The Institute of Advanced Studies is delighted to invite you to attend the launch event for our Sound Theme, which will take place on Wednesday 30th October, 2-4pm in 0.01 West Park Teaching Hub. This event is part of our very first ‘Sound Summit’ which welcomes leading national and international researchers to Loughborough University to discuss interdisciplinary topics related to ‘sound’. This exciting event will feature two keynotes followed by a panel discussion of the question ‘Why Sound Matters’. Refreshments will be served from 3.45 with the opportunity to network.
Keynote Speech 1: Bubble acoustics: the aim is to save billions of lives
Timothy Leighton, FRS FREng FMedSci ScD is the founder and Chair of the Network for AntiMicrobial Resistance and Infection Prevention (NAMRIP) and Global-NAMRIP, and of the Health Effects of Ultrasound in Air (HEFUA) group. He is Professor of Ultrasonics and Underwater Acoustics at the University of Southampton, UK; and Director and Inventor-in-Chief of Sloan Water Technology Ltd., a UK manufacturer founded on his patents.
His has been awarded 8 international medals, and 6 international prizes for invention. The citation for the Institute of Physics Paterson medal (2006) describes “Timothy Leighton’s contribution is outstanding in both breadth and depth. He is an acknowledged world leader in four fields”. He is Triple Academician (there are fewer of these than there are Nobel Prize winners).
The citation on 2014 election to Fellowship of the Royal Society reads:
“Timothy Leighton is distinguished for his research on the acoustical physics of bubbles, especially their nonlinear behaviour; for his inventions and discoveries including bubble measurements in the surf zone, pipelines and methane seeps; for shock wave lithotripsy monitoring, disease detection in cancellous bone and needle free injection; for sonar systems that overcome bubble masking and numerous industrial applications. His seminal monograph The Acoustic Bubble has become the primary reference on bubble physical acoustics”.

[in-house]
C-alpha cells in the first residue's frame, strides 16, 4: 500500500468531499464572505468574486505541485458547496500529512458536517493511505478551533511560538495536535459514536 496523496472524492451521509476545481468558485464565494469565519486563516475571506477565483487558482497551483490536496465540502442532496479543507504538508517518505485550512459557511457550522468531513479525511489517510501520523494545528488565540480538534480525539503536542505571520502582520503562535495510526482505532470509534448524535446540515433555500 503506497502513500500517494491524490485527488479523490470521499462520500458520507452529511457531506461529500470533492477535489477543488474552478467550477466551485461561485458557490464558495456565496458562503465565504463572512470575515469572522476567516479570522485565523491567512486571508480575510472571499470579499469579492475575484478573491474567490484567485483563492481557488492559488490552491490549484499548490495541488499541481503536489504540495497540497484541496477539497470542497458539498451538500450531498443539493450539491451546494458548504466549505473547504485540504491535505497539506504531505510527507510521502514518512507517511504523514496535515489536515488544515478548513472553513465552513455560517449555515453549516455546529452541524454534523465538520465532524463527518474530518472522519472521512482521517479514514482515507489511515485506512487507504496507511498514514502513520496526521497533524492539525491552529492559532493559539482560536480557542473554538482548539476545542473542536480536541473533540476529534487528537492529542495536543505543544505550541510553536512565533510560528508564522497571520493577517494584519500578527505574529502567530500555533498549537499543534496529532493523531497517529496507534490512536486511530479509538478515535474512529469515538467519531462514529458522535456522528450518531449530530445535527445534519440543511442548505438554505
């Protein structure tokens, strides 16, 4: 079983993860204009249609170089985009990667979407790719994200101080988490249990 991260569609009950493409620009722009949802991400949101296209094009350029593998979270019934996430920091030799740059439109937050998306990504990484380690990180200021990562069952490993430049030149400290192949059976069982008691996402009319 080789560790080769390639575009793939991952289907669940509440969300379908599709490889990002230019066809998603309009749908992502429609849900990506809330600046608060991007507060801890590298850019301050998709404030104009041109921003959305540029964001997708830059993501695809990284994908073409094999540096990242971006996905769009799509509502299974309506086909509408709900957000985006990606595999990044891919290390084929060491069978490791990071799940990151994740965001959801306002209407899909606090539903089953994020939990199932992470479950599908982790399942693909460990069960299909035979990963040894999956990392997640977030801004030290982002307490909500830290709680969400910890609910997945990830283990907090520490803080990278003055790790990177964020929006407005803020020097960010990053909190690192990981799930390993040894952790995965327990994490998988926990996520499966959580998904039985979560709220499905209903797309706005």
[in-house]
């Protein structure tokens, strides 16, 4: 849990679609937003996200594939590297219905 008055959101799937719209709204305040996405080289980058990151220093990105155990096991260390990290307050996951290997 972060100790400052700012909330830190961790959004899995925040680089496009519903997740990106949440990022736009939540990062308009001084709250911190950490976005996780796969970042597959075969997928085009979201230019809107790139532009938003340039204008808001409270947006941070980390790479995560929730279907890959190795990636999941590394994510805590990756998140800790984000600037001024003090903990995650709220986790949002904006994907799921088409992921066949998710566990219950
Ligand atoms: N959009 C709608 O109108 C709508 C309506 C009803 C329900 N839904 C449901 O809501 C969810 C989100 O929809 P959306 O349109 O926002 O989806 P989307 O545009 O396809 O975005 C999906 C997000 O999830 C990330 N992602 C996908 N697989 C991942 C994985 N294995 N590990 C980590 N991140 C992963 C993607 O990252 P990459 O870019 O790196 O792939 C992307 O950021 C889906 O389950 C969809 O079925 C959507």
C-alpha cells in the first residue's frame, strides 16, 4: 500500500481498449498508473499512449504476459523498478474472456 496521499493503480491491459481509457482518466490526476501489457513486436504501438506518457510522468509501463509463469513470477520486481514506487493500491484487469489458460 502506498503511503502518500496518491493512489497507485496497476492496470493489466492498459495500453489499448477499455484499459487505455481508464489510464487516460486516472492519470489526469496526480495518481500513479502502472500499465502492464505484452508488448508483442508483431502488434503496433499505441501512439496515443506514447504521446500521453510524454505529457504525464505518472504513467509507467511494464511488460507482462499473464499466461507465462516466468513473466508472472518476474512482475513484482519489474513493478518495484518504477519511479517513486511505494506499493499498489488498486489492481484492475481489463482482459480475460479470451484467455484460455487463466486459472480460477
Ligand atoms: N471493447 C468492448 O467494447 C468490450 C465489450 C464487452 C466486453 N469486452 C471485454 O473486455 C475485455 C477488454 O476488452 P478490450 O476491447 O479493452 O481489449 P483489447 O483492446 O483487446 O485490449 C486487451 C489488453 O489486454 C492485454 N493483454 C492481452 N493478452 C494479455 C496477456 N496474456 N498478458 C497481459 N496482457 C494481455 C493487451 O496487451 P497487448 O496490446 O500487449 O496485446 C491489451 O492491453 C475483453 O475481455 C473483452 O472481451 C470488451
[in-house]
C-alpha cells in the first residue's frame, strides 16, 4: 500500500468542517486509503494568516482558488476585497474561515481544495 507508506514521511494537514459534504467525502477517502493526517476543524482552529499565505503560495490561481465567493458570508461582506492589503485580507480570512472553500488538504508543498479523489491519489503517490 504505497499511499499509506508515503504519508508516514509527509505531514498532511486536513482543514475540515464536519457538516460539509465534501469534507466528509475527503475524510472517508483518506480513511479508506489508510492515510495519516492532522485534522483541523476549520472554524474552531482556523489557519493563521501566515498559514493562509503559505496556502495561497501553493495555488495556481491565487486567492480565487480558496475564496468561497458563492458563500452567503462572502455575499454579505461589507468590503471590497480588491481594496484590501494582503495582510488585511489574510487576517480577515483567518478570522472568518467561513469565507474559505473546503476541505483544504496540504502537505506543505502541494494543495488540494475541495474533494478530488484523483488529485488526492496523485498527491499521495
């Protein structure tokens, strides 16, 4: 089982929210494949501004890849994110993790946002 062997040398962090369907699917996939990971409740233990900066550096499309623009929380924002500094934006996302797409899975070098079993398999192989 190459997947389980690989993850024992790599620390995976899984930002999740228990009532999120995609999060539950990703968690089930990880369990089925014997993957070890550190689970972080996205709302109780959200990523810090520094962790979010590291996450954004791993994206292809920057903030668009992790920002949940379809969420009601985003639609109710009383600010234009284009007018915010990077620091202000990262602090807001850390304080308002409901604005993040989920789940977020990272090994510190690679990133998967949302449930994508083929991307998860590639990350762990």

Keynote 2: Now You’re Talking, Trevor Cox Professor of Acoustic Engineering, University of Salford
Talking and singing comes naturally to most of us so it is easy to overlook how truly remarkable the voice is. Mixing biology, physics and psychology, Trevor will explore the workings of the voice looking at accents and different singing styles. The human voice has always been in flux, but over the last hundred years or so, this has been accelerated by technology. What about the future? ‘Photoshop for voice’ has already been demonstrated, leading to a future with #FakeSpeech. Rich in sound examples, the talk will draw on Trevor’s latest popular science book, Now You’re Talking.
Trevor has presented numerous science documentaries on BBC Radio and written feature articles for New Scientist, Sound on Sound and The Guardian. He is author of Sonic Wonderland for which he won an ASA science writing award. "A David Attenborough of the acoustic realm, whose knowledge is unimpeachable yet worn lightly, whose language is vivid yet without indulgence" (David Hendy Observer) He is fascinated by room acoustics and how places can be designed for intelligible speech (for example, classrooms) and beautiful music (for example, auditoria). His acoustic designs can be found in rooms worldwide. He is currently working on two major research projects. Making Sense of Sound is a big data project examining everyday sounds combing psychoacoustics and machine learning. The other project is investigating future technologies for spatial audio in the home. He currently holds the Guinness World record for producing the Longest Echo in one of the Inchindown Oil Tanks.
Panel Discussion: Why Sound Matters
This panel discussion will be chaired by Stephen Robinson, the Principal Research Scientist of the National Physics Laboratory.
After graduating as physicist, Stephen has gained over 27 years experience in underwater acoustic metrology as an acoustical scientist at NPL. He is the UK and international expert in his field and has well over 150 scientific publications to his name including papers in refereed journals, proceedings of conferences and technical reports. Stephen is a member of the Institute of Acoustics, and serves on the Underwater Acoustics Group of the IOA. In this capacity, he has co-organised several international conferences in the UK, and served on the organising committee of the IOA conference on Measurement of Underwater Acoustic Noise, October 2008.
Contact and booking details
- Laura Dale
- Telephone number
- 01509 228598
- Email address
- Booking information
- Registration to attend the event is required.